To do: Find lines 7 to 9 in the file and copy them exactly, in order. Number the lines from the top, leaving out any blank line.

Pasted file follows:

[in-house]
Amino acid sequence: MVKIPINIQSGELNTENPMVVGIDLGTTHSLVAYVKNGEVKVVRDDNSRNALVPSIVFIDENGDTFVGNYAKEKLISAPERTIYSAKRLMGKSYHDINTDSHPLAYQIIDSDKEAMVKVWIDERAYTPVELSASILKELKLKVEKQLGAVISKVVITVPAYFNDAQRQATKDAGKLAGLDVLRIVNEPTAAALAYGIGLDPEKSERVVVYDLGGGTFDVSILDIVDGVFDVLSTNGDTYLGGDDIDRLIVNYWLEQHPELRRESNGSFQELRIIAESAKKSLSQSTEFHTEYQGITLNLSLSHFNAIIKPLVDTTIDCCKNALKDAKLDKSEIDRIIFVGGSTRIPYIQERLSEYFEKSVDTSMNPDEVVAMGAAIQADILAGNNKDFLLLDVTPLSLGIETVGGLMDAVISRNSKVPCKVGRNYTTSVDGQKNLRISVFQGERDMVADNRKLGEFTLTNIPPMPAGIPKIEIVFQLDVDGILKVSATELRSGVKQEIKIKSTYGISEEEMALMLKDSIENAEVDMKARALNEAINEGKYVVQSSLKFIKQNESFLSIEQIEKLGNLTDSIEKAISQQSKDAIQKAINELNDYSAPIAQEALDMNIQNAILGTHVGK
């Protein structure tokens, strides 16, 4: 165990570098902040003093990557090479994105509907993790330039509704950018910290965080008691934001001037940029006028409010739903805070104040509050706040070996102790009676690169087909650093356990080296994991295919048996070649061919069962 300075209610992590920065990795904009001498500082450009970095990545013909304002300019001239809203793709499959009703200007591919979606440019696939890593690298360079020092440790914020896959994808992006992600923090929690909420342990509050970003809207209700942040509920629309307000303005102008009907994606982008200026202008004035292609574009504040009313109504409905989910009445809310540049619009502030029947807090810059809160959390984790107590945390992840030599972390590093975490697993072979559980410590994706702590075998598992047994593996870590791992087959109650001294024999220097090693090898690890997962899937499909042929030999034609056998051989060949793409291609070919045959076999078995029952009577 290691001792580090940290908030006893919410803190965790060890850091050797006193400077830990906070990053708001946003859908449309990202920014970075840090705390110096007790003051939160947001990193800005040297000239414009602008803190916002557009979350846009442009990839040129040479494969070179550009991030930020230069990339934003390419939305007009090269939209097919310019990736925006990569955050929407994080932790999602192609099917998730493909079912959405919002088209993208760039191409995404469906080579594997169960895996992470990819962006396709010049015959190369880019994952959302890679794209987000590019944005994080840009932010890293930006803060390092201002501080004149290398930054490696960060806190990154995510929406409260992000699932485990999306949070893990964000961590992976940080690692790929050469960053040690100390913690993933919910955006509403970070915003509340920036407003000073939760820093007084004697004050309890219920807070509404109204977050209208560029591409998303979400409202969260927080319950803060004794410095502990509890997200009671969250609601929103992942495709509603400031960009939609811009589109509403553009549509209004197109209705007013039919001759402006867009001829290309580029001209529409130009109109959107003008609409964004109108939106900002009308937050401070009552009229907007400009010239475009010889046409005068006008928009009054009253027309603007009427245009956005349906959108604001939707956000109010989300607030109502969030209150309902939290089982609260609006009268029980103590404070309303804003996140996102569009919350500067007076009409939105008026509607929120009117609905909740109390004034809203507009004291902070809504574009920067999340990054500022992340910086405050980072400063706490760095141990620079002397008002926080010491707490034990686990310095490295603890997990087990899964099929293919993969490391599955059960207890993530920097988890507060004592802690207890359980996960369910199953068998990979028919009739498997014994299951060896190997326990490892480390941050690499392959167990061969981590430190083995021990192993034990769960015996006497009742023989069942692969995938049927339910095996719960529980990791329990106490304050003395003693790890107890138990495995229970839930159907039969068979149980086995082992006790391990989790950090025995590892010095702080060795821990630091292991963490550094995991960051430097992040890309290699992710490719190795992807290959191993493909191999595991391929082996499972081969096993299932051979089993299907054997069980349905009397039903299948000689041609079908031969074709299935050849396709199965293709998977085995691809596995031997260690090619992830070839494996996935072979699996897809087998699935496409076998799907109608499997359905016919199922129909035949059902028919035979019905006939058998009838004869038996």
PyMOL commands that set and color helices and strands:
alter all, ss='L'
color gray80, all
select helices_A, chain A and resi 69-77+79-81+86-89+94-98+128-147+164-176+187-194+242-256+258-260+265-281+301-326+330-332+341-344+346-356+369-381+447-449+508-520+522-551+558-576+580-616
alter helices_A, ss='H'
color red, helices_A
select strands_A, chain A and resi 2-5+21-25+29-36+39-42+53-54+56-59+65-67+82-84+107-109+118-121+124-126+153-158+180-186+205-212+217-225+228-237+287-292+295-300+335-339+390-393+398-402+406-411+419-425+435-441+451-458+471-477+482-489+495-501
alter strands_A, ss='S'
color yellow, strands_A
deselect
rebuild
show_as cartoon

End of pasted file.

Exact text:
select helices_A, chain A and resi 69-77+79-81+86-89+94-98+128-147+164-176+187-194+242-256+258-260+265-281+301-326+330-332+341-344+346-356+369-381+447-449+508-520+522-551+558-576+580-616
alter helices_A, ss='H'
color red, helices_A